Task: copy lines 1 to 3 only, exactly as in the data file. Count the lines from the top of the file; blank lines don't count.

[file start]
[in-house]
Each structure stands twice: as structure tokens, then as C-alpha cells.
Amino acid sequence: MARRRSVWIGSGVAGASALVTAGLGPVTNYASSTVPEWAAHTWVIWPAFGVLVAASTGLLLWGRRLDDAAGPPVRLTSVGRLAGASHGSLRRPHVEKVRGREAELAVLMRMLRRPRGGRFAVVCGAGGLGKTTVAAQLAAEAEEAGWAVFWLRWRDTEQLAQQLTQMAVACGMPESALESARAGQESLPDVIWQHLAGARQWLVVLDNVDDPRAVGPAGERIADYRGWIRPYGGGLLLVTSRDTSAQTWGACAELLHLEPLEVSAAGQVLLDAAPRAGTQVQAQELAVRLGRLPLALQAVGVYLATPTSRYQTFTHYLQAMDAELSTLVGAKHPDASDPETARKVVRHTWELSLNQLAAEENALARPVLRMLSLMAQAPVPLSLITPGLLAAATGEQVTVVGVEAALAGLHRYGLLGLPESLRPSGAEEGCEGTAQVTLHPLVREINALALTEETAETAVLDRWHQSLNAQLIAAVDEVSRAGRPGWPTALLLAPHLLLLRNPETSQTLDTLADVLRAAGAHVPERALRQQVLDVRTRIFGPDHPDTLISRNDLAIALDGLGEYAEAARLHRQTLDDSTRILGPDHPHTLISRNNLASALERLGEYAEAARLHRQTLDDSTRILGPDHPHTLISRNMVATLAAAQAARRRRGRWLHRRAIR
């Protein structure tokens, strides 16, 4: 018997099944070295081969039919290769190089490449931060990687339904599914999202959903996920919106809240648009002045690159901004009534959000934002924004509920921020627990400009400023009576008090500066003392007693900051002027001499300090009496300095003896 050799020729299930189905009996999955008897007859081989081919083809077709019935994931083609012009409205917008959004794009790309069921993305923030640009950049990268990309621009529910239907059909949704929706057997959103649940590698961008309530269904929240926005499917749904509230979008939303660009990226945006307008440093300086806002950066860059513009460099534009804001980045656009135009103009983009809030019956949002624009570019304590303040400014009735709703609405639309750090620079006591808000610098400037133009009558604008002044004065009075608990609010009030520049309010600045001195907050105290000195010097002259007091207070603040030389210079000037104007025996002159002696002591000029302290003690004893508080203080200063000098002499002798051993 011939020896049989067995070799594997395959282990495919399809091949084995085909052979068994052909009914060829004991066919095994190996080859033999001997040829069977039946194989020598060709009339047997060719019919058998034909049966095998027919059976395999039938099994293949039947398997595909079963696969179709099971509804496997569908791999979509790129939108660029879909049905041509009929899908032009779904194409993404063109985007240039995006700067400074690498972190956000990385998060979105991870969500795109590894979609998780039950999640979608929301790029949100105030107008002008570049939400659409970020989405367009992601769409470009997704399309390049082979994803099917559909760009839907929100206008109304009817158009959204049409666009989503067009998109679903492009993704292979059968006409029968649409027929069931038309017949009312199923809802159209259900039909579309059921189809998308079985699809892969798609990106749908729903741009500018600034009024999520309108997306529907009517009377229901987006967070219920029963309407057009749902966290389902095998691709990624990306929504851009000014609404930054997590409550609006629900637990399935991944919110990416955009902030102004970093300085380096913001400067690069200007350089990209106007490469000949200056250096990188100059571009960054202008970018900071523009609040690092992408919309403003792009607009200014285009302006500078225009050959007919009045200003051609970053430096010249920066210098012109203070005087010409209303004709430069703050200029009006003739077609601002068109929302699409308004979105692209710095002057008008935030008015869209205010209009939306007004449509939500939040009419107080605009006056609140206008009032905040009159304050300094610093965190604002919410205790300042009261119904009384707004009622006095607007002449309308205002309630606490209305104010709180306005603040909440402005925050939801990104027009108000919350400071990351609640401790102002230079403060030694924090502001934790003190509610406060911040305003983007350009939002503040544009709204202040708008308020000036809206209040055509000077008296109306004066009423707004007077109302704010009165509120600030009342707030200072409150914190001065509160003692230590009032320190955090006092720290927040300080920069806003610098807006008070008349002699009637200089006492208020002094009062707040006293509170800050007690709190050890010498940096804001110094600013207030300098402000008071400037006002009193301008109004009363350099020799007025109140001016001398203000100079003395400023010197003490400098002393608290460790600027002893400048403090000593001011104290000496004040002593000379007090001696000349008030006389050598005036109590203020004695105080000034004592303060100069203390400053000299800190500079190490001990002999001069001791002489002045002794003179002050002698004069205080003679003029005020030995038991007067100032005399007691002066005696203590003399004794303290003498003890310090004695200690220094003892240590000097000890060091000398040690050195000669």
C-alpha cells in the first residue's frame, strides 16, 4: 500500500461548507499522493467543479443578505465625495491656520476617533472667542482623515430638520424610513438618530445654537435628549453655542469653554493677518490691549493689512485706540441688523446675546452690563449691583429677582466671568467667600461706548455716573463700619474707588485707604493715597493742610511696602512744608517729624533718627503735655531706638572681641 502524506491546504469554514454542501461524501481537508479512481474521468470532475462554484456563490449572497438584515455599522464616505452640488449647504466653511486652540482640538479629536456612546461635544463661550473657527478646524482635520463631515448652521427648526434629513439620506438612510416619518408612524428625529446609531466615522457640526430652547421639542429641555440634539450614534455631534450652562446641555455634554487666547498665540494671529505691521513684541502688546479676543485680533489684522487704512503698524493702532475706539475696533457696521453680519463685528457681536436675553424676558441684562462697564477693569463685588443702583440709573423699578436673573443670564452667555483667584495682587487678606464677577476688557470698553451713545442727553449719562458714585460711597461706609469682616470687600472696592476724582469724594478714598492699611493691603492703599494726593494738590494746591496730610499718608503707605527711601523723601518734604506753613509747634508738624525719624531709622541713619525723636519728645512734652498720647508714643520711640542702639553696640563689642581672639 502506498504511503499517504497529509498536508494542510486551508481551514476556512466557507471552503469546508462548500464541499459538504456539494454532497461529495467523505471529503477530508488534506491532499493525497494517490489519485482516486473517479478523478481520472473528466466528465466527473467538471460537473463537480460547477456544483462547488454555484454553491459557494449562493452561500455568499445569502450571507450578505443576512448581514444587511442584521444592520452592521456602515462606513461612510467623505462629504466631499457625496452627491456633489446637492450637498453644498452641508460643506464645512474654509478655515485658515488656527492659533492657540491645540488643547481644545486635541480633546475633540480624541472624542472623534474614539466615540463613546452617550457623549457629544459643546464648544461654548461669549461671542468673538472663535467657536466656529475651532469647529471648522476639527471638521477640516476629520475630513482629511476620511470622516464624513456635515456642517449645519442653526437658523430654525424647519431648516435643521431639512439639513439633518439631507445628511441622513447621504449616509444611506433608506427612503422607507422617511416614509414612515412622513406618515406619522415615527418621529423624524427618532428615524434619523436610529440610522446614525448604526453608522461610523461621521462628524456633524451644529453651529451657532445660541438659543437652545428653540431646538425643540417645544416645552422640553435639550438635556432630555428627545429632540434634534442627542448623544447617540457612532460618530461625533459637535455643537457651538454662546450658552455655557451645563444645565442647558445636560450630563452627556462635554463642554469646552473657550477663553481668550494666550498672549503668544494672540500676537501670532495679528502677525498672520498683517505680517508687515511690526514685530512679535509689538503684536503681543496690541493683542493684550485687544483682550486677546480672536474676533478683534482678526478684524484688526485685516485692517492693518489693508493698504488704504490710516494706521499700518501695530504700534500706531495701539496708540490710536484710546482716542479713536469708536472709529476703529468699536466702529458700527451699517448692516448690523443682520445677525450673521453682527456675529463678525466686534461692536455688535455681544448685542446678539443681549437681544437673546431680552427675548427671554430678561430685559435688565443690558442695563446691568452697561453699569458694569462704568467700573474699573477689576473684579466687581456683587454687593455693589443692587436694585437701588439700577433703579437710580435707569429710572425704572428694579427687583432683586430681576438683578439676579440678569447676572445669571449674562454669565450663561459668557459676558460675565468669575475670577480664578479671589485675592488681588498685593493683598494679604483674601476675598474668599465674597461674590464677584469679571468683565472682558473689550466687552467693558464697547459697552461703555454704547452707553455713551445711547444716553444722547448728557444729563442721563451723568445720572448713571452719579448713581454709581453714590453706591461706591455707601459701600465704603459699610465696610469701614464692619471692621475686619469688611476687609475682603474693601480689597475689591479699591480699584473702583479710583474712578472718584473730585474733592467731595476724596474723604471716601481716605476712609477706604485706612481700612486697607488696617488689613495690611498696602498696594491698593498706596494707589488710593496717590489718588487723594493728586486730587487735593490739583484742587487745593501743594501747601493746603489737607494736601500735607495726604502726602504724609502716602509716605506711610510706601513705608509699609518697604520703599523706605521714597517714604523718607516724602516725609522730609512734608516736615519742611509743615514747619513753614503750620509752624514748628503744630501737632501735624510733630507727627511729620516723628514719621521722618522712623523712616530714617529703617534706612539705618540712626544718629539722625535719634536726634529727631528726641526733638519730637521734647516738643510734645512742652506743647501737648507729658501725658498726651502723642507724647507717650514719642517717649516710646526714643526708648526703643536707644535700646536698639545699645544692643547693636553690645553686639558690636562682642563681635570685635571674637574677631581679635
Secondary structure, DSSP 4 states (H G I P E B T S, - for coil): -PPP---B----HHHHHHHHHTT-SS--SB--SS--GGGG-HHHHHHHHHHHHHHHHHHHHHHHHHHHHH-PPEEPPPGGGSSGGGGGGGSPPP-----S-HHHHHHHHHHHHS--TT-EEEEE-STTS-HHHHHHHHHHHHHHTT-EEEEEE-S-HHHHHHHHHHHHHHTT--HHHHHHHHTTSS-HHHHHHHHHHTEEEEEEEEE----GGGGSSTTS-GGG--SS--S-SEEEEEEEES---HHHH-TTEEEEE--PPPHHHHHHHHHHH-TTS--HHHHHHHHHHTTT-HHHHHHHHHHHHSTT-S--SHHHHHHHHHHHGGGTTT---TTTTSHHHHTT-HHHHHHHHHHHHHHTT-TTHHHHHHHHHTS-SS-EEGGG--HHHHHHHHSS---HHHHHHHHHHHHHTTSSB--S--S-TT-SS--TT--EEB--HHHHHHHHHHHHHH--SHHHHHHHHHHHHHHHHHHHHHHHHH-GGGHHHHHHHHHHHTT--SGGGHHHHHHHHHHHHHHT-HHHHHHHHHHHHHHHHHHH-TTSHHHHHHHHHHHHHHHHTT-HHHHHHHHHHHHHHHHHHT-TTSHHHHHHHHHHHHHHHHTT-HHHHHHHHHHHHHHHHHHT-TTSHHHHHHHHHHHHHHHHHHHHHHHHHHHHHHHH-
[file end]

[in-house]
Each structure stands twice: as structure tokens, then as C-alpha cells.
Amino acid sequence: MARRRSVWIGSGVAGASALVTAGLGPVTNYASSTVPEWAAHTWVIWPAFGVLVAASTGLLLWGRRLDDAAGPPVRLTSVGRLAGASHGSLRRPHVEKVRGREAELAVLMRMLRRPRGGRFAVVCGAGGLGKTTVAAQLAAEAEEAGWAVFWLRWRDTEQLAQQLTQMAVACGMPESALESARAGQESLPDVIWQHLAGARQWLVVLDNVDDPRAVGPAGERIADYRGWIRPYGGGLLLVTSRDTSAQTWGACAELLHLEPLEVSAAGQVLLDAAPRAGTQVQAQELAVRLGRLPLALQAVGVYLATPTSRYQTFTHYLQAMDAELSTLVGAKHPDASDPETARKVVRHTWELSLNQLAAEENALARPVLRMLSLMAQAPVPLSLITPGLLAAATGEQVTVVGVEAALAGLHRYGLLGLPESLRPSGAEEGCEGTAQVTLHPLVREINALALTEETAETAVLDRWHQSLNAQLIAAVDEVSRAGRPGWPTALLLAPHLLLLRNPETSQTLDTLADVLRAAGAHVPERALRQQVLDVRTRIFGPDHPDTLISRNDLAIALDGLGEYAEAARLHRQTLDDSTRILGPDHPHTLISRNNLASALERLGEYAEAARLHRQTLDDSTRILGPDHPHTLISRNMVATLAAAQAARRRRGRWLHRRAIR